Now that the engine was firmly sitting between the all-new Honk and Richie (Does that make it Honkie?) built chassis, the rest of the driveline and rolling stock could be attached. A Jag front end had been sourced, completely rebuilt, and bolted on to the front. At the other end was nine inches of Ford’s finest. This was attached to the chassis with a custom four-link that the boys whipped up. Joining the “brother-in-law burner” to the nine-inch is a C4 trans that Lincoln Automatics in Palmy worked their magic on, freshening it up and fitting a shift kit into the process. 

Keeping everything up off the ground is a set of shiny new shoes — Chip Foose Nitrous IIs measuring 18x8 inches and 18x10 inches and shrouded in Hankook rubber.

Having such a high-quality chassis sitting underneath a body of lesser quality would have been sacrilege. Thankfully, just as much care and attention were given to the body. The boys had stitched in all the new panels, fitted a big back window, and removed the drip mouldings, giving the truck a fresh, smooth, new look. The doors have had their corners rounded, and all exterior vents have now vanished from the old girl’s flanks.

The fibreglass wellside is now three inches wider than stock and also tips upwards on request. In an effort to keep the tilt mechanism clean and simple, the team robbed a Johnson outboard motor of its rams and power pack. Now, when the boys raise and lower the rear of the truck, everyone looks around for the boat that is trying to put its motor into the water in the middle of the car park.

Tug and the boys would specially like to thank Martin Domper for doing such a great job with the final panel prep and painting. “She ain’t no spray-booth paint job,” says Honk. “If you look hard enough, you can spot the odd sandfly hitch-hiker.” Yep, she was also painted in the family shed — not that you’d ever think that at first glance.

Things are just as tidy inside as they are on the outside. Kerry’s Upholstery Specialists in Levin re-covered the Falcon bench seat, a Dakota Digital cluster was jammed into the dashboard, and power windows now let the hot air out and the cool air in. A decent Sony audio install finishes the package off nicely.

After 11 years on and off, Tug, Honk, and Richie were finally able to drive their truck out of the shed, completed. They would like to thank everyone involved for their help in turning their dreams into reality. Without the extension cord hanging out the window, snaking its way into the ratty old shed, and, of course, Mum’s coffee and cheese on toast, they would probably still be at it! Instead, they’ve got a vehicle that’s not only golden in colour but also golden in build quality, with some golden memories to match.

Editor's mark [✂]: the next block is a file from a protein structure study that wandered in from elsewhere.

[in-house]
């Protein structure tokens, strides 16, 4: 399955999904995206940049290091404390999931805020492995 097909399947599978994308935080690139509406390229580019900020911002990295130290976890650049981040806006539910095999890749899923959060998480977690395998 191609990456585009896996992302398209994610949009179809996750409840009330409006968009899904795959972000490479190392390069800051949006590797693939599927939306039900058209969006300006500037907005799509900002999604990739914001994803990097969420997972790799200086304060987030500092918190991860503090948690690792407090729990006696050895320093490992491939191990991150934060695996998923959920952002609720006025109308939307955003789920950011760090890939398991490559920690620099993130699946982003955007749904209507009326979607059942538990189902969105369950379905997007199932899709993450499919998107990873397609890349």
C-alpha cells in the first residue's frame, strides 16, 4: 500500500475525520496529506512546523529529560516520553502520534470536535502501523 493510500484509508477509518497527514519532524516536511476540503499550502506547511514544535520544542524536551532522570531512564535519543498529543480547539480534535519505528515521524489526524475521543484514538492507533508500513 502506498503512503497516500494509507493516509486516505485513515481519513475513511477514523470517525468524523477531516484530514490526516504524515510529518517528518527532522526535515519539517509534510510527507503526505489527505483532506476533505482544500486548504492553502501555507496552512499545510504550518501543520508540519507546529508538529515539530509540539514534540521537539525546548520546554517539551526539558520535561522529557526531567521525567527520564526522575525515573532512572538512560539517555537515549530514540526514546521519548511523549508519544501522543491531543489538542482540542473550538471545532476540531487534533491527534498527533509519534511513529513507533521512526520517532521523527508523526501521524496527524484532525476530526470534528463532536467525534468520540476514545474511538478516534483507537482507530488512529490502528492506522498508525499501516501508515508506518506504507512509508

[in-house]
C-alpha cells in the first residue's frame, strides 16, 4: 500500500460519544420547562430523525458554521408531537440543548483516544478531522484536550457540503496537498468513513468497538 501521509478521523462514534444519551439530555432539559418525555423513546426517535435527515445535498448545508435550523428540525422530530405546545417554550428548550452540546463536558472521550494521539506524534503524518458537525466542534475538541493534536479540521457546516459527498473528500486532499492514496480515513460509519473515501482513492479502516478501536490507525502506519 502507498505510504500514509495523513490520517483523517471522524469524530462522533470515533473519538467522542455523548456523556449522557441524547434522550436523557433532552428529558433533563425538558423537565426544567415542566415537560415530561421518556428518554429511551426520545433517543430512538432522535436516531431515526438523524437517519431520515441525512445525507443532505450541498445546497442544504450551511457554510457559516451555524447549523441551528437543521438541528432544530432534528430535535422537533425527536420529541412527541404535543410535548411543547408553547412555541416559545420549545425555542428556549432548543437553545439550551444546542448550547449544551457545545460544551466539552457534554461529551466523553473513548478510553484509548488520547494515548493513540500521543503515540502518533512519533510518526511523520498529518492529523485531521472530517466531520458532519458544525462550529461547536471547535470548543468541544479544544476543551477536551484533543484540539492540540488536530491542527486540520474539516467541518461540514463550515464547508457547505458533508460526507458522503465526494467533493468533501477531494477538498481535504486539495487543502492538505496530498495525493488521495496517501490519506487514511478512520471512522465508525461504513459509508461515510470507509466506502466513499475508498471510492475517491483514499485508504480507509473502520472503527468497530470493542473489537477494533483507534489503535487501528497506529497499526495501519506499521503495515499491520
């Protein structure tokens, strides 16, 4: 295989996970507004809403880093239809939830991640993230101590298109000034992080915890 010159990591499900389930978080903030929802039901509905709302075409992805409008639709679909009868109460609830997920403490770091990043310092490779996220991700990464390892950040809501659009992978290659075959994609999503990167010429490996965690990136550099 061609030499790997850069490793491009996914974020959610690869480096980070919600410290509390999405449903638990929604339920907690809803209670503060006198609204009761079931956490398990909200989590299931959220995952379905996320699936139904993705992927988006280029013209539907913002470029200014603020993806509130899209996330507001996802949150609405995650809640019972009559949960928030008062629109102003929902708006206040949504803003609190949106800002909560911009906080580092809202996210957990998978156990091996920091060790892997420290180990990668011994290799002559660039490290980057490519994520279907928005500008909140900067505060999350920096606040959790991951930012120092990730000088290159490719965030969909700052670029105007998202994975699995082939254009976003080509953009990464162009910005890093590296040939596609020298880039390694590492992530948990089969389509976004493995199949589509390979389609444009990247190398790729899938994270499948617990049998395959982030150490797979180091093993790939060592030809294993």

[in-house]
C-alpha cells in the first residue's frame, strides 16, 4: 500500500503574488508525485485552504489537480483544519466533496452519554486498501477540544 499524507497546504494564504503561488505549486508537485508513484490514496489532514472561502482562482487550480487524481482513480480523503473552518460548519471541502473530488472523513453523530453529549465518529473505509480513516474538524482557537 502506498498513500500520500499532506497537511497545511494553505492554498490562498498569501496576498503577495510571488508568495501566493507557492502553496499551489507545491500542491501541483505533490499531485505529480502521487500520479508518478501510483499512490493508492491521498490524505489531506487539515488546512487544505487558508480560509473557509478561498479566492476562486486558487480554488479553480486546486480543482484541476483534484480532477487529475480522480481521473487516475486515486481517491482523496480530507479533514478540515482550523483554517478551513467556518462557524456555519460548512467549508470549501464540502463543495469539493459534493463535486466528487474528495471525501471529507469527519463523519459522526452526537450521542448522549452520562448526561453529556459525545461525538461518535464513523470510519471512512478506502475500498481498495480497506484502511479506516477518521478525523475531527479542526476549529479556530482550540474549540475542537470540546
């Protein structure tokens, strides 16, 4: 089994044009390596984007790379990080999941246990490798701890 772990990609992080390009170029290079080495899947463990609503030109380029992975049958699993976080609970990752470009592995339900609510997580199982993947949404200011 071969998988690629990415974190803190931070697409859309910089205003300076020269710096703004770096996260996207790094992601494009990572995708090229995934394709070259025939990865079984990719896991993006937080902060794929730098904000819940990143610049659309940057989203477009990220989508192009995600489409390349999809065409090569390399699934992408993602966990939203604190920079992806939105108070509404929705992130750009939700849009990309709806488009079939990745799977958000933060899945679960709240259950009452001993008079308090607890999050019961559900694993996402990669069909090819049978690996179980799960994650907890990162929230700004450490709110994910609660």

1956 Ford F100

  • Engine: 302ci Ford Windsor, 0.030-inch overbore, flat-top pistons, stage 2 cam and lifters, ported heads, Edelbrock Performer manifold, 500cfm Edelbrock carb, stock fuel pump, Mallory electronic ignition, custom 2½-inch stainless exhaust, HPC-coated custom headers, hand-built stainless steel mufflers, aftermarket transmission cooler
  • Driveline: Ford C4 transmission, shift kit, Ford nine-inch diff
  • Suspension: Modified Jaguar XJ6 front end, four-link rear, Nolathane bushes, rear coilovers
  • Brakes: EA Falcon booster, custom pedal box, Jaguar XJ6 front brakes, EA Falcon rear brakes
  • Wheels/Tyres: 18x8-inch and 18x10-inch Foose Nitrous II rims, 245/45R18 and 285/50R18 Hankook tyres
  • Exterior: Drip moulding removed, rounded door corners, all vents removed, one piece power windows, custom wellside, custom hard top, custom tailgate, widened rear guards, Ford Sunburst paint
  • Chassis: Full custom chassis
  • Interior: Falcon bench seat, Flaming River tilt column, Lokar shifter, Dakota digital gauges, custom door trims, digital dash, power windows, Sony audio
  • Performance: Untested

This article was originally published in a previous issue of NZV8. Pick up a copy of the edition here: 

Shane Wishnowsky

My first experience of the V8 engine was not a good one. Picture a white-haired young boy bawling his eyes out when an un-muffled sprintcar was fired up. My Dad, who had been car mad all his life, thought I was broken and he’d produced a dud! He persevered though and a few years later took me to Thunder Park; it was here that I fell in love with the V8 engine and I was hooked! Since then I have been a regular on both sides of the fence at drag strips in the North Island, both as a spectator and a crew member. Never in my wildest dreams did I think that 40 years down the track I would end up photographing and writing about them, not that I’m complaining!